From “Meh” to “Yeah!”

How to write content that will hook your customers so you can reel ‘em in.


There are several ways to capture a potential customer’s attention, but the one we’ll discuss today centers on creating strong copy (that’s copy, not coffee. Although that might help, too.).

Messaging that makes a quick but meaningful connection with the reader compels them to spend a little more time on your site to explore further.


The most important piece of copy that your customer should see first is your value proposition. If you missed it, you can find it HERE. It’s the hook you set out in the water.

Your amazing value prop has done its job and your customer is now exploring your page. This is not the time to put them to sleep! Let’s keep the momentum rolling!


The key to capturing someone’s attention with the words on your site is to begin with a BANG. Create a bold, strong title that taps into the heart and mind of your reader. That means creating a title that makes an emotional connection.


There’s always some sort of emotional motivation for buying products or services. In order to write copy that resonates with potential customers, you need to figure out what those emotional motivational buying triggers are. And the best way to do that is to ask your customers. If you haven’t read our blog about how to ask your customers the two questions that will uncover these motivations, check it out.


Now that you’re set with the emotional punch you want to pack, it’s time to write the title.


Often there are subtle differences between strong and weak copy and most of us don’t consciously realize why we’re pulled in or why we're turned off.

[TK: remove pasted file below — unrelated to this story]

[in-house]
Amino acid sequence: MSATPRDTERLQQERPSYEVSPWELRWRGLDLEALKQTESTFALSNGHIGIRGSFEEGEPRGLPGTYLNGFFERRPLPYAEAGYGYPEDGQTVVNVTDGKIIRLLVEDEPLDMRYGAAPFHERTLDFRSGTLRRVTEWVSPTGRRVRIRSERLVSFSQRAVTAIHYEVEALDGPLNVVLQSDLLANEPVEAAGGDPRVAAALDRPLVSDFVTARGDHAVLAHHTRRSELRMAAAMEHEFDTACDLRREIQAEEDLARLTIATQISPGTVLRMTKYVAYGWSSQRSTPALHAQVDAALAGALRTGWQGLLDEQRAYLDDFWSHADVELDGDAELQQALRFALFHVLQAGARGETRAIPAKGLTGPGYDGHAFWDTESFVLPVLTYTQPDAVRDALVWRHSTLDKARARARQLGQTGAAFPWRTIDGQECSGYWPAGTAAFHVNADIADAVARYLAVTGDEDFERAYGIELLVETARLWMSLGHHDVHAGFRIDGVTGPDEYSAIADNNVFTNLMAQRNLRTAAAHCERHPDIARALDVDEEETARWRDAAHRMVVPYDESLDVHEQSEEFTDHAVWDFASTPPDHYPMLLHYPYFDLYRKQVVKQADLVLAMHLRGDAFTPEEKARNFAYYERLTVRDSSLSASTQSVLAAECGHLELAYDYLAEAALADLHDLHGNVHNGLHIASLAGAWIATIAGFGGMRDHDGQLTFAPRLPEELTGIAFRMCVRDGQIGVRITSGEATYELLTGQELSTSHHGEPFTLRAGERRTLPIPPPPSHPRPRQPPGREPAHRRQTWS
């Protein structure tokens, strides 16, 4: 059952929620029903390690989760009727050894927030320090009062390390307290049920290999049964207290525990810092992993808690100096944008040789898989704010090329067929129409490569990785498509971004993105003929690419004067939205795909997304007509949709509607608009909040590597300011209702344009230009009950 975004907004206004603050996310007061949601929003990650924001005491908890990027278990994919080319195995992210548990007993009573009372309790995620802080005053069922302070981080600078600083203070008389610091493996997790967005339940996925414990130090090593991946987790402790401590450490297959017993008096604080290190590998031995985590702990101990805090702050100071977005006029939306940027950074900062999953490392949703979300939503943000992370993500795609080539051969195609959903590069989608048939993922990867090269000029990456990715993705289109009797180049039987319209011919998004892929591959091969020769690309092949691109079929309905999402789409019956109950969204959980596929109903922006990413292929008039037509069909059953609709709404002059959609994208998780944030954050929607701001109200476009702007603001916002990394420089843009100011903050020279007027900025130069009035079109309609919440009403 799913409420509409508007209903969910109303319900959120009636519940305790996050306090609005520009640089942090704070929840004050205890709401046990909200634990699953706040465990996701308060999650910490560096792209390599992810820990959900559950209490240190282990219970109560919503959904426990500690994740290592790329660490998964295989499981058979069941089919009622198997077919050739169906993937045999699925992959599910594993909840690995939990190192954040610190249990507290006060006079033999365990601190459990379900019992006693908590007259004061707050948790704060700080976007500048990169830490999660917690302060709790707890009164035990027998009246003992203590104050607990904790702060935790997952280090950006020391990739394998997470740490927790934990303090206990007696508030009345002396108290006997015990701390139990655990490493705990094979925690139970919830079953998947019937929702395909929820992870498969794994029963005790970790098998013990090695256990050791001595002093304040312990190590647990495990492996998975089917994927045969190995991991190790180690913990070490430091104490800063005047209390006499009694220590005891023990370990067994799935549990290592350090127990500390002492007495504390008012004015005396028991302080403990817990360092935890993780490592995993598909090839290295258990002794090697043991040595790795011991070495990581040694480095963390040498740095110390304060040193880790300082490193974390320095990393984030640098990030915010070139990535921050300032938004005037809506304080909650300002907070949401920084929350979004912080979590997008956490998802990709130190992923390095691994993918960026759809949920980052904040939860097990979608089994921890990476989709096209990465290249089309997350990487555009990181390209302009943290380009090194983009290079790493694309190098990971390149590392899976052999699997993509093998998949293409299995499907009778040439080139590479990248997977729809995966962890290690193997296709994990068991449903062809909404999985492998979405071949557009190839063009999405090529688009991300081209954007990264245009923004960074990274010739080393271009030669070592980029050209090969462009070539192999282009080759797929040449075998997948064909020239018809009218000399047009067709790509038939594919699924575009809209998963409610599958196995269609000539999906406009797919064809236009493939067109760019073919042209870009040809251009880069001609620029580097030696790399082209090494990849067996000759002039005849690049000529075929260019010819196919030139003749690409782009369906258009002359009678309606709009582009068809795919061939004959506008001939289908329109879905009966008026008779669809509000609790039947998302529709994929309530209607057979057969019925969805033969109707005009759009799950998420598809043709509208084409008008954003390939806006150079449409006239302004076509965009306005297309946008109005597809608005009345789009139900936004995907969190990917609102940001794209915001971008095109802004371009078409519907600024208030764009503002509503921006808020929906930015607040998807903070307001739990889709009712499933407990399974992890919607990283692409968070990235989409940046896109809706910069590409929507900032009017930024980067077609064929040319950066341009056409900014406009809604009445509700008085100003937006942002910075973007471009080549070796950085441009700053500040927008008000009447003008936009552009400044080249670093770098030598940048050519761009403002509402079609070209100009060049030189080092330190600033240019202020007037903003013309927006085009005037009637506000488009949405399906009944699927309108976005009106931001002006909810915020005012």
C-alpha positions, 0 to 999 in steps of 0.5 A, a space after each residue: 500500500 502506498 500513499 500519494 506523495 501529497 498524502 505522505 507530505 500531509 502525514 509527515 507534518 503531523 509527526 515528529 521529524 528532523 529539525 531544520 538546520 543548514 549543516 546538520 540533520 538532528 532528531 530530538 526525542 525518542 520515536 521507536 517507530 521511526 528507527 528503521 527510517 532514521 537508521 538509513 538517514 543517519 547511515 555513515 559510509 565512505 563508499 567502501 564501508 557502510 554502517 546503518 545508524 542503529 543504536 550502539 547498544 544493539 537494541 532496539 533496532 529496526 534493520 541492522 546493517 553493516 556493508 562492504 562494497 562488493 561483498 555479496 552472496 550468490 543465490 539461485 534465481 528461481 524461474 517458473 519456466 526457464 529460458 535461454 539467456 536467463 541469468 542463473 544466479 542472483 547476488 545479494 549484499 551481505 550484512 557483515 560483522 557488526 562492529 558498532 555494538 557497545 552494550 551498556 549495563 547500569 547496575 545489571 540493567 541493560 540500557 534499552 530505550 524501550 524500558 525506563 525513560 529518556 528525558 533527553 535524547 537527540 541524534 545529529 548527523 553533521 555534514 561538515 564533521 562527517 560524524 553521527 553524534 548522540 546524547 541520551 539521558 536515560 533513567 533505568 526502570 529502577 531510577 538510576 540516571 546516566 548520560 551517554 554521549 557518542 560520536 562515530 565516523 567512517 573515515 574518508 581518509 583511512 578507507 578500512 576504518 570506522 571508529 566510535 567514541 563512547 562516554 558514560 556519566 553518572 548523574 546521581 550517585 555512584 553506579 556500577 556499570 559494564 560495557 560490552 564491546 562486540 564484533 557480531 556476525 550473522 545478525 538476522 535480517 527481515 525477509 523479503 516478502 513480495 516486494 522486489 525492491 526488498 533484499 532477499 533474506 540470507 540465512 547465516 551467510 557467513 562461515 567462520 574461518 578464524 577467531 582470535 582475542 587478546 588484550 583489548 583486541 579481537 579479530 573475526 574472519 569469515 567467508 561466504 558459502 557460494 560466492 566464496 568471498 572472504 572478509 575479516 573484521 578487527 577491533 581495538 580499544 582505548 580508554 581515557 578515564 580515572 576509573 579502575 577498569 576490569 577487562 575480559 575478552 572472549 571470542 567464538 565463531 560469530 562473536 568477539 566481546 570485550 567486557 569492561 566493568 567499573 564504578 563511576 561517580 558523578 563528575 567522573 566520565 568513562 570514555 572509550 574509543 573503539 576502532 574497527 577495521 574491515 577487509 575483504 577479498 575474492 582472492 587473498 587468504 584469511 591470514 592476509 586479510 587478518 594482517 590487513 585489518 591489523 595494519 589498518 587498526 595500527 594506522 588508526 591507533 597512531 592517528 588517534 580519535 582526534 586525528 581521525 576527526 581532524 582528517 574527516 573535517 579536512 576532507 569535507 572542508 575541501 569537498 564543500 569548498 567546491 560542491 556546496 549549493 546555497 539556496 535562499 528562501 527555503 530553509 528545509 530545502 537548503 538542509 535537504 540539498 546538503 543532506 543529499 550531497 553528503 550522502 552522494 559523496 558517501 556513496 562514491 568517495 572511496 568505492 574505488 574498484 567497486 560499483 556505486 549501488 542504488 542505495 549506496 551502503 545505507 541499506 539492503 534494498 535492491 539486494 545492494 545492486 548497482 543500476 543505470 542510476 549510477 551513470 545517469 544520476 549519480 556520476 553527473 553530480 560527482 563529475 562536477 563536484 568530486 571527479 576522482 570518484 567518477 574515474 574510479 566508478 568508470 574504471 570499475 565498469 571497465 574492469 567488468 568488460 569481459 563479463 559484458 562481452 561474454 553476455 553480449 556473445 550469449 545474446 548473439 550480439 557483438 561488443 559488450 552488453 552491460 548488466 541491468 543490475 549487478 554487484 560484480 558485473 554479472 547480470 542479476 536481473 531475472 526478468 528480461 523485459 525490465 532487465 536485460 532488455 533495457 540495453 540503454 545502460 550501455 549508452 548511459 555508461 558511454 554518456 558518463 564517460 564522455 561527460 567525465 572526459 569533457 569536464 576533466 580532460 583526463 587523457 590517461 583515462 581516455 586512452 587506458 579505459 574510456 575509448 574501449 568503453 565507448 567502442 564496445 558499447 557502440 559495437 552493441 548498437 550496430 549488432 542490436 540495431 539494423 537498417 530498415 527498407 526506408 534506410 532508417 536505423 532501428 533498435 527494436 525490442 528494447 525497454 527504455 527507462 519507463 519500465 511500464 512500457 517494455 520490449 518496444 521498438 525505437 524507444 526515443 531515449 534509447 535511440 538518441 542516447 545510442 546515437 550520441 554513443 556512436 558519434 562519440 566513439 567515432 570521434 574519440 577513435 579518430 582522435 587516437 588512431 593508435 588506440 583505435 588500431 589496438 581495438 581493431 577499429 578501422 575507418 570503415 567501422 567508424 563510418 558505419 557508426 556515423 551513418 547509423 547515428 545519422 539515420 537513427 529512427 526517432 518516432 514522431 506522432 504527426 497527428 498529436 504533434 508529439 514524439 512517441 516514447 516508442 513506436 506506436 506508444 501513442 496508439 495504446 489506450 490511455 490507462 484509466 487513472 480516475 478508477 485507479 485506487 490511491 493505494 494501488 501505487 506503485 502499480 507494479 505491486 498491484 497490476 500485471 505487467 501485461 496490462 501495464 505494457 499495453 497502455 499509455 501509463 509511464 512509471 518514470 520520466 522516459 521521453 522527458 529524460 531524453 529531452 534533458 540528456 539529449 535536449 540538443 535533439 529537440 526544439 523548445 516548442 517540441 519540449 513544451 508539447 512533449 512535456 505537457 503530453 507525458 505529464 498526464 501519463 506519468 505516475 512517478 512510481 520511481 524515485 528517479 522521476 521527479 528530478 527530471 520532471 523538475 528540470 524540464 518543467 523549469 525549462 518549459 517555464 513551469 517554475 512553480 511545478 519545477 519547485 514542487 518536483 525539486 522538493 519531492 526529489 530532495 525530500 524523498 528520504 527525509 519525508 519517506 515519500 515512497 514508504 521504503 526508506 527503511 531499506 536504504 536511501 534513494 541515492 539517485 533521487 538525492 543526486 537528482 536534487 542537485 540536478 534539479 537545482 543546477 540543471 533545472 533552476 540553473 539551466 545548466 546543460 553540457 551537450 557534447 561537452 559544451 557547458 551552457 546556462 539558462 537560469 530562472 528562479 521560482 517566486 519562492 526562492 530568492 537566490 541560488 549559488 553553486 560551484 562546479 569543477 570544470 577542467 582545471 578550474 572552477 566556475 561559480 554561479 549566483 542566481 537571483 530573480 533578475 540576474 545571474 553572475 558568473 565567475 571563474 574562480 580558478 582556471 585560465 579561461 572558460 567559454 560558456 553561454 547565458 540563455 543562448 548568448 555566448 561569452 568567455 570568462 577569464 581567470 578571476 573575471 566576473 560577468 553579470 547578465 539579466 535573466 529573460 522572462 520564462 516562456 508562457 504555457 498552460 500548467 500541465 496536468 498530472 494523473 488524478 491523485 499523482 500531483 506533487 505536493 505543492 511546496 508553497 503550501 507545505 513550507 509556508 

I searched online for some examples of weak and strong home page copy. Let’s take a look:


On the front page of business development site:

Tried, Tested and Proven Entrepreneurial Success Strategies


The Lead Magnet Opt-In:

Get your free entrepreneurial success videos now.


Ugh. This is way too vague. What are these success strategies going to do for me? Where is the action verb? Why should I care?


The opt-in offering of “success videos” isn't a compelling draw. We get enough opt-in offers for free videos. What makes these different from all of the others?


Even though most would say this copy is suitable because it does attempt to have a psychological reward, it leaves us hanging. We like to know specifically what it’s going to do for us.

Here is an example of strong copy:


Front page of a similar business’ site:

Grow your business, profit and income.


The Lead magnet Opt-In: (I like how he’s targeting three different markets and needs)

Which one would you like to grow today?

Start an Online business

Grow Your Business

Get More Customers


Strong copy speaks to our wants and needs. It has fewer words. This one speaks to three things that strike at the heart of every entrepreneur. It’s simpler, and you know what you’re getting. There’s no guessing. You’re going to learn how to make more money.


You’ve heard me say before strong copy has action verbs. Notice the differences between the first and second. The strong one has a direct language with an action verb. The weak one is passive with no action verb.


Writing copy that hooks your audience is a matter of following a few of these steps:


1. Know what you’re fishing for.


Fishermen use different bait depending upon what they’re hoping to catch. They’ll switch up the technique depending upon the time of day, season, and conditions. They go to a lot of trouble to understand their prey so that they can attract, and ultimately hook their prize.

You should do the same, as well. Get to know your customer’s wants, needs, and desires. Ask the golden questions[link]. Highlight specific ways in which you solve their pain or make life better.


2. Appeal to their emotions.


I know you have a great product! I know you provide a terrific service! But highlighting features will only get you so far. As Emotive Pull (and loads of research) has shown, features appeal to your client’s logical brain.


But people are inundated with data, research, and stats. Google makes it possible to load their brains up with a bazillion details about what you’re selling.


In order to stand out in today’s market, you must appeal to their emotions.


"People do not buy goods and services. They buy relations, stories, and magic."

~ Seth Godin


Your strong titles followed by clear, succinct, and compelling copy are the bait you need for your prospective customer to bite. All that’s needed from there is to reel ‘em in when you wow them with your incredible service or product. Why, it’s almost as easy as shooting fish in a barrel!


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